Murder in Rome

The Moro Affair and The Mystery of Majorana

by Leonardo Sciascia, translated by Sacha Rabinovitch
Carcanet, 175 pp., $16.95

On March 16, 1978, a group of terrorists ambushed the Christian Democrat leader Aldo Moro on the via Fani in Rome. Within three minutes they killed all five members of his escort and bundled Moro into one of three getaway cars. People living nearby tried to give the alarm, but found that their telephone wires had been cut. Half an hour later the police issued a general alert, but by that time the kidnappers and their victim had disappeared. Within an hour the Red Brigades announced that Moro was in their hands; on March 18, they said he would be tried in a “people’s court of justice.” Nine weeks later, after the tangled events Leonardo Sciascia recounts in The Moro Affair had taken place, the Red Brigades announced that Moro’s body would be found in the luggage compartment of a Renault parked on the via Caetani in the crowded center of Rome. They chose this street for symbolic reasons: it is halfway between the headquarters of the Christian Democratic and the Communist parties.

Who were the Red Brigades? They first appeared on the scene in Milan in 1970. They began their “armed propaganda” on September 17, when they burned the car of a factory executive. Following the success of the great wave of strikes in the “hot autumn’ of 1969, working-class militancy remained high, and was accompanied by frequent acts of violence and sabotage. These were mainly attributable to young workers newly arrived from the south. The Red Brigades, however, unlike Lotta Continua and other groups of the extraparliamentary left, did not find recruits in this raw and newly urbanized proletariat. They came from three main sources: young shop stewards and factory delegates, radicalized by their experiences during the autumn of 1969; veterans of the student movement from the new faculty of sociology at Trento; and dissident members of the Communist Youth Federation from the Party stronghold of Reggio Emilia. These young militants saw themselves, in Leninist fashion, as the advance guard of the revolutionary working class, and they took the large factories of Milan and Turin as their initial field of action. They chose to go underground in order to wage more effective war on their class enemies.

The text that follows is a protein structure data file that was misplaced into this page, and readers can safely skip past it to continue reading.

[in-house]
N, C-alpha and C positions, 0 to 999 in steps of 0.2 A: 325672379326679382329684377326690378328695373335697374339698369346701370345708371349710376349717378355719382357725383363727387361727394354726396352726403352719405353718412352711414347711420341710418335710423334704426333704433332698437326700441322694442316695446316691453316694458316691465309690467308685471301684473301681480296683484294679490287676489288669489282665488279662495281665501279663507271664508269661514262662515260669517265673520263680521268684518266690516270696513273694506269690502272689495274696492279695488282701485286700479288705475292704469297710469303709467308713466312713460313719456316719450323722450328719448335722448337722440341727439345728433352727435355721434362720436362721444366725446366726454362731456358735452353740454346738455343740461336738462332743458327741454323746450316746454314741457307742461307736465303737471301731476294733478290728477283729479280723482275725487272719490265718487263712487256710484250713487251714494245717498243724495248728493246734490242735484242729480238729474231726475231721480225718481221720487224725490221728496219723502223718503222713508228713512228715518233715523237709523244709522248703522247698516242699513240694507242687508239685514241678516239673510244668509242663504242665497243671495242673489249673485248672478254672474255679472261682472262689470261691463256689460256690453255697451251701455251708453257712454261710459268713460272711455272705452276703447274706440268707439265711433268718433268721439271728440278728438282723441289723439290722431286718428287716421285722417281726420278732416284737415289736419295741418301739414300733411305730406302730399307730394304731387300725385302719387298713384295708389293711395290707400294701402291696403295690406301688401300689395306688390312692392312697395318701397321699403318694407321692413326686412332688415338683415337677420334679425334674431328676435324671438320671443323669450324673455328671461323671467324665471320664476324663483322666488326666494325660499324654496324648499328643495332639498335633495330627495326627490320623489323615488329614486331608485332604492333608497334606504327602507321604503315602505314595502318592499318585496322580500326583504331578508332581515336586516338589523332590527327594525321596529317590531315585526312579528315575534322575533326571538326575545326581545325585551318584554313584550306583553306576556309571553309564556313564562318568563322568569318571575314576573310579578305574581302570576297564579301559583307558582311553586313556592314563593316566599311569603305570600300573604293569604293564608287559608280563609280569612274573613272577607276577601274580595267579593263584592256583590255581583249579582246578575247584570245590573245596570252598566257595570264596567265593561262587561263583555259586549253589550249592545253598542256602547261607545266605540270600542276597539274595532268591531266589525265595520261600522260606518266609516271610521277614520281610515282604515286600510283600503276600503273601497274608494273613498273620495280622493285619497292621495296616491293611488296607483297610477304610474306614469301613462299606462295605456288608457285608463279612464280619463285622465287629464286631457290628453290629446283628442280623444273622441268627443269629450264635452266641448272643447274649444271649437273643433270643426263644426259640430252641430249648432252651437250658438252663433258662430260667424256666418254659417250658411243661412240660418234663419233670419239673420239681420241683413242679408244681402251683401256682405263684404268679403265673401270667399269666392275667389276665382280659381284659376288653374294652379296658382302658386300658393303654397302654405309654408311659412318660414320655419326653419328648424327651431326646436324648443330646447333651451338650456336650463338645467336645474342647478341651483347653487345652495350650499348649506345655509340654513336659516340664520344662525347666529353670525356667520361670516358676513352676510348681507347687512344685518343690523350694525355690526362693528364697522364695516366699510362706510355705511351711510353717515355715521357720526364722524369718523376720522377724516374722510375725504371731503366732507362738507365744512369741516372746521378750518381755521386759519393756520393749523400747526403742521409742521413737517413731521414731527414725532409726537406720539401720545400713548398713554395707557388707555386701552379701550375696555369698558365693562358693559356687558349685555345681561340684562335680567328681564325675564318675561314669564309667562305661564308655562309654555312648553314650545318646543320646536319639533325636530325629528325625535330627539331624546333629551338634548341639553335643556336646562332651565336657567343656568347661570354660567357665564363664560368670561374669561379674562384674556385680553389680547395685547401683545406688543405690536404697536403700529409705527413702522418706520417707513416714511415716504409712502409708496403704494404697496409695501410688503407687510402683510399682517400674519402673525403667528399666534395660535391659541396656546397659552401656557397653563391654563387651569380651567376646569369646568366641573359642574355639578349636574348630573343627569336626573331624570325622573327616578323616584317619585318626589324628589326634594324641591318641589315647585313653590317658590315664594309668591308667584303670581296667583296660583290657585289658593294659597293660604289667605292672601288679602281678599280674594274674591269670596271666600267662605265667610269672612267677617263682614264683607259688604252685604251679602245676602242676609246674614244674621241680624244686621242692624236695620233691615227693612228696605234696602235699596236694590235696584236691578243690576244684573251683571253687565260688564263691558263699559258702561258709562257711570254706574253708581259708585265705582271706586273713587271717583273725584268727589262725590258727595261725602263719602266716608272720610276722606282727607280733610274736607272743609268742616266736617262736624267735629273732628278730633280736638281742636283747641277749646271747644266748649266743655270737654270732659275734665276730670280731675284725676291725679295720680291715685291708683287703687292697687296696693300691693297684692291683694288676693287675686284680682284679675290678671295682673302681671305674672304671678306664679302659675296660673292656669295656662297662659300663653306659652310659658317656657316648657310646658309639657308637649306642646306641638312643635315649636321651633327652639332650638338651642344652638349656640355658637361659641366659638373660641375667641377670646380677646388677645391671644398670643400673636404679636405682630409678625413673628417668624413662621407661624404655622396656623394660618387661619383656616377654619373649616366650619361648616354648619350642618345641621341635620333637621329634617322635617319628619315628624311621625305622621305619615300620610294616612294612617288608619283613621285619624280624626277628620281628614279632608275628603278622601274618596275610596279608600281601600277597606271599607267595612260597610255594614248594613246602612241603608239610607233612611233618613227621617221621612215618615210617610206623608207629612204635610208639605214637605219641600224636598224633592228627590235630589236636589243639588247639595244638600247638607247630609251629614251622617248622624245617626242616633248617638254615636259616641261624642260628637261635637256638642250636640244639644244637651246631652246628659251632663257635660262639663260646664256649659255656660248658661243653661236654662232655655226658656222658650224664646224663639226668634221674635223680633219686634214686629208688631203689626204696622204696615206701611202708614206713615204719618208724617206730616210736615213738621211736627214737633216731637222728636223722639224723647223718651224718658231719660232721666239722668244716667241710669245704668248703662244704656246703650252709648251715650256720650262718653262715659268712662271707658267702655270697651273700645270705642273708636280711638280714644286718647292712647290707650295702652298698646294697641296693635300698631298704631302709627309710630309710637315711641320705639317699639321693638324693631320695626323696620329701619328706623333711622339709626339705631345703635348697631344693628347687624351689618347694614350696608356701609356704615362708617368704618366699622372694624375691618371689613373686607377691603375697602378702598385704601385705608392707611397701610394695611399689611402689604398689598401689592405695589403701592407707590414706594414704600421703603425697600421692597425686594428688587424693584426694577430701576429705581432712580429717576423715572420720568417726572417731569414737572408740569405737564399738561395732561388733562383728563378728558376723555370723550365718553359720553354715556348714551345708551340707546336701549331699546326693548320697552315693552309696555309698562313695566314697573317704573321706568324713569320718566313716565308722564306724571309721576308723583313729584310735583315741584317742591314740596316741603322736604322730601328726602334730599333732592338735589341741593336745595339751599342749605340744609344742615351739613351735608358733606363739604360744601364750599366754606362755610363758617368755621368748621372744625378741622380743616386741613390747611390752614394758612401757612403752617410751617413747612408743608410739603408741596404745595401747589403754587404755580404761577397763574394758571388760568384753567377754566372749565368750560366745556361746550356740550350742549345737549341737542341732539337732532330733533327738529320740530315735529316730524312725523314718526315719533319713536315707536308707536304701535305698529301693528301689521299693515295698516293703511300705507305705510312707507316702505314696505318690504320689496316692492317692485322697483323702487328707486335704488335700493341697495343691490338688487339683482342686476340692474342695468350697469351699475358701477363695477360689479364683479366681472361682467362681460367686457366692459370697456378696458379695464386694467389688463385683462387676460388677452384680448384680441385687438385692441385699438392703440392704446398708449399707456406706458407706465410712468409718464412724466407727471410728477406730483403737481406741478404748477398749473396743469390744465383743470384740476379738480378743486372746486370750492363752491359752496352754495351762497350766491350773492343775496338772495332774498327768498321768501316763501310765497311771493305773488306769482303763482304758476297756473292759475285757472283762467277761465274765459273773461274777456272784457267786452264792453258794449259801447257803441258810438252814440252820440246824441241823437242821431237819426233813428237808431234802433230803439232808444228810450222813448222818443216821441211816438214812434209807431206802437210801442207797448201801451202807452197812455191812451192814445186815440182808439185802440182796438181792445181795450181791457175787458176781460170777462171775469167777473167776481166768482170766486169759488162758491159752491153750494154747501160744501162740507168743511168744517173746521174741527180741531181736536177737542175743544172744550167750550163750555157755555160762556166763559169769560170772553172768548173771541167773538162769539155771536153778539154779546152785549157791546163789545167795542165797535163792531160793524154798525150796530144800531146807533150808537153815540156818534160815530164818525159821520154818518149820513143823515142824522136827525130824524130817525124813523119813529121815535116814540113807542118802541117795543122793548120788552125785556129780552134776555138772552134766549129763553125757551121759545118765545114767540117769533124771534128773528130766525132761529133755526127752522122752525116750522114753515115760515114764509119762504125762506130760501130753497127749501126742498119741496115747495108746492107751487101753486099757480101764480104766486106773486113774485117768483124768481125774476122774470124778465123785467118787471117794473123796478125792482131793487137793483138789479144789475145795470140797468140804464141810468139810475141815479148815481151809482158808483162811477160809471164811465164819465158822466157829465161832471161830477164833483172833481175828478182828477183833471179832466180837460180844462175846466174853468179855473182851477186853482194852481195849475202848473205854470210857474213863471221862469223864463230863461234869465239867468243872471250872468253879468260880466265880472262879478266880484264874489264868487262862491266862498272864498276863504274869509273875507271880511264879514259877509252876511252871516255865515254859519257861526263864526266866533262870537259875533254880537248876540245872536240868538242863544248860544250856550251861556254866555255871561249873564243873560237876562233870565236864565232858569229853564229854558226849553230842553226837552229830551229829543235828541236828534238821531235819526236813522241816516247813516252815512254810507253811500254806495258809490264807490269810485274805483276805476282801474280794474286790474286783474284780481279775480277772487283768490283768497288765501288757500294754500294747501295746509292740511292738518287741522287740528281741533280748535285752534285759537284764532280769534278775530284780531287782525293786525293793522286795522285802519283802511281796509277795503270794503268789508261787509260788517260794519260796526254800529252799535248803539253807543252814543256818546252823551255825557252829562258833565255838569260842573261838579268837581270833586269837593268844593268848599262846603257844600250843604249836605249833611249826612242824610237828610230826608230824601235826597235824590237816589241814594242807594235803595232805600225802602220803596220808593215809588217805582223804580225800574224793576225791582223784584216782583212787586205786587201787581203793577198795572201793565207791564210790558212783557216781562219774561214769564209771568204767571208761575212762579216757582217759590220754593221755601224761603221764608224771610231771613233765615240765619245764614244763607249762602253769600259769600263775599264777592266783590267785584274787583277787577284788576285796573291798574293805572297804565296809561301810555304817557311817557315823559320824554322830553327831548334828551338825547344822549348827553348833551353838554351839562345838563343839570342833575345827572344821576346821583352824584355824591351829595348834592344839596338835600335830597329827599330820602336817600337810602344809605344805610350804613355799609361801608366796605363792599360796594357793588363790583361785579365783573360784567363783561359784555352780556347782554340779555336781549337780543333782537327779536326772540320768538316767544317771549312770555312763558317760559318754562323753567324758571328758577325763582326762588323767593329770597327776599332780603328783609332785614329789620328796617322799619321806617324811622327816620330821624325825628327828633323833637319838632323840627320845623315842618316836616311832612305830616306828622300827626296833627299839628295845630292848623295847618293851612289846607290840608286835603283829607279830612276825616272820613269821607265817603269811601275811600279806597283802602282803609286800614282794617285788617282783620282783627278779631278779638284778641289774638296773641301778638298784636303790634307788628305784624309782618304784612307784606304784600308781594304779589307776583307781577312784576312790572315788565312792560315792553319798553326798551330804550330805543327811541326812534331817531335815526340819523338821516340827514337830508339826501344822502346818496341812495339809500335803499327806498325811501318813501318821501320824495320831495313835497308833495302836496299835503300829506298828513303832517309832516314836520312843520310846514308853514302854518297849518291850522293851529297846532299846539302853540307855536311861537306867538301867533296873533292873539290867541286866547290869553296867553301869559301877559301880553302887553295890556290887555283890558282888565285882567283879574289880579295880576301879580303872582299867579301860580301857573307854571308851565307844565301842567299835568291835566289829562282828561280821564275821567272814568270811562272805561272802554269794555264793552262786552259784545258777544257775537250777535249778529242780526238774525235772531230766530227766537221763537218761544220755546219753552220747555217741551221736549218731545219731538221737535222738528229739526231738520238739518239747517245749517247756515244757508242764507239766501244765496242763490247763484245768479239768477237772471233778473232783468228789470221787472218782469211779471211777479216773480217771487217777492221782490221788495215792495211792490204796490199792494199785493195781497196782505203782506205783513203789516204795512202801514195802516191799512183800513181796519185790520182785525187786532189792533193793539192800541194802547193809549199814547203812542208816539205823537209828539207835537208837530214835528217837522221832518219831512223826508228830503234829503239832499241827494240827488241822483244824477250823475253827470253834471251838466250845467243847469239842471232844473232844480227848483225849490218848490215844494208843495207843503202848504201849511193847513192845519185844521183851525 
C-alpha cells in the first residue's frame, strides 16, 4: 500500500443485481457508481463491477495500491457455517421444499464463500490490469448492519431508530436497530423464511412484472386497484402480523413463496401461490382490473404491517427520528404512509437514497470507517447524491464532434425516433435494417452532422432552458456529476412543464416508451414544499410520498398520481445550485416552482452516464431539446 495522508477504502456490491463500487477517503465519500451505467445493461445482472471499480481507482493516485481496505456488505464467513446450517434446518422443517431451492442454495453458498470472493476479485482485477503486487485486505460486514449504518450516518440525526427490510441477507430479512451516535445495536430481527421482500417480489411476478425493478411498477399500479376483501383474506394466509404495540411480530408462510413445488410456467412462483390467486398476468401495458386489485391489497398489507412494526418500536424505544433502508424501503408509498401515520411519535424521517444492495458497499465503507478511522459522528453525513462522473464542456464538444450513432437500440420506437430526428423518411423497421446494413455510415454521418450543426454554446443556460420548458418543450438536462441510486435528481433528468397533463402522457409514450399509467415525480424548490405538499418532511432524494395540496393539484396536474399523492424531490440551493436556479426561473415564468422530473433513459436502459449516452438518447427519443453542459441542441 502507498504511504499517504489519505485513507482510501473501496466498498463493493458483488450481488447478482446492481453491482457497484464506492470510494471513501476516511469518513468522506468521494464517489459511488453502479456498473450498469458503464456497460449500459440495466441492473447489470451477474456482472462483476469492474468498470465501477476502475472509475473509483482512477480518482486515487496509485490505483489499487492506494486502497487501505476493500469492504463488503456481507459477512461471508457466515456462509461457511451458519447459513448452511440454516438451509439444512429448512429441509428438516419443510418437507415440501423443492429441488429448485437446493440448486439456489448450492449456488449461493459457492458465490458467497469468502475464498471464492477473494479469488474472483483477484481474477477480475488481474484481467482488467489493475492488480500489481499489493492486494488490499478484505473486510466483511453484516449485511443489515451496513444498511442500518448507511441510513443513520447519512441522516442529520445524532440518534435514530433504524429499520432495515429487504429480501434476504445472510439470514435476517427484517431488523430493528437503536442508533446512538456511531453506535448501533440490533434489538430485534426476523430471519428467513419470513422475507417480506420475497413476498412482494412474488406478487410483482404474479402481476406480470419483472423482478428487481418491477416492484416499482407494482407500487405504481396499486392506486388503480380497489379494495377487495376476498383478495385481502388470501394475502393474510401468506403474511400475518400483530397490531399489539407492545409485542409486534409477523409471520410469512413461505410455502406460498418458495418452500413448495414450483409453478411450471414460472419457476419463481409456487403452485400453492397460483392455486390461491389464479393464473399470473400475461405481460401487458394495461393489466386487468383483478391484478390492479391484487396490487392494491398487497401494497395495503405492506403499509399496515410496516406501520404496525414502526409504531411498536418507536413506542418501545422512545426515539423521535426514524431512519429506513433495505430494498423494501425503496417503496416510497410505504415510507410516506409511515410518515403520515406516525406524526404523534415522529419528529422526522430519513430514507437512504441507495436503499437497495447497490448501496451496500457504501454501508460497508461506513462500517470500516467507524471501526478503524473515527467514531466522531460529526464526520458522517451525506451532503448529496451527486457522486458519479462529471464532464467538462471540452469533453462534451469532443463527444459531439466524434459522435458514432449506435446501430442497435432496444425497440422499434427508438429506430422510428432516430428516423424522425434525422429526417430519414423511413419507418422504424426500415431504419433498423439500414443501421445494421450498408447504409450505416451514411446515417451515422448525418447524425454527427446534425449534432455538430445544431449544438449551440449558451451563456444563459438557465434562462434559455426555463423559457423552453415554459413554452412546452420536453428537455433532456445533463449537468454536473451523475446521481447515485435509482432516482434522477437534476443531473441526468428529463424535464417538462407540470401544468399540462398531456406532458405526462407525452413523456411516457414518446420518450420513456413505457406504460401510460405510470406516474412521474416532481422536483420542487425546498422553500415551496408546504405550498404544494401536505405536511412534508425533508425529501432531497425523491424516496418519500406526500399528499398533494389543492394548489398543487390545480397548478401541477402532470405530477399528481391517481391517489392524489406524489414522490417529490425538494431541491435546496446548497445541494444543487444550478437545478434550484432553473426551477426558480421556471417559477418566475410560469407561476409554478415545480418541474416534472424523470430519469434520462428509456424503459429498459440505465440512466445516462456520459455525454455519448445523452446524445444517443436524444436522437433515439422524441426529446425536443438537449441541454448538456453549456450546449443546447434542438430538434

From the beginning, however, the Red Brigades’ choice of clandestine action tended to isolate them from the working class, and they became more and more estranged from reality. But in the first period of their existence, neither their secrecy nor their isolation was complete. The Red Brigades were to acquire a reputation for murderous efficiency, but at this time they were neither efficient nor deliberately murderous. They committed their first murders in 1974, and these were more the result of impulse and circumstance than of planning. The character of the organization changed after the second and final arrest of their most important leader, Renato Curcio. It was only then, under the leadership of his successor, Mario Moretti, that they became a formidable machine of terror. They carried out their first…

This is exclusive content for subscribers only.
Get unlimited access to The New York Review for just $1 an issue!

View Offer

Continue reading this article, and thousands more from our archive, for the low introductory rate of just $1 an issue. Choose a Print, Digital, or All Access subscription.

If you are already a subscriber, please be sure you are logged in to your account.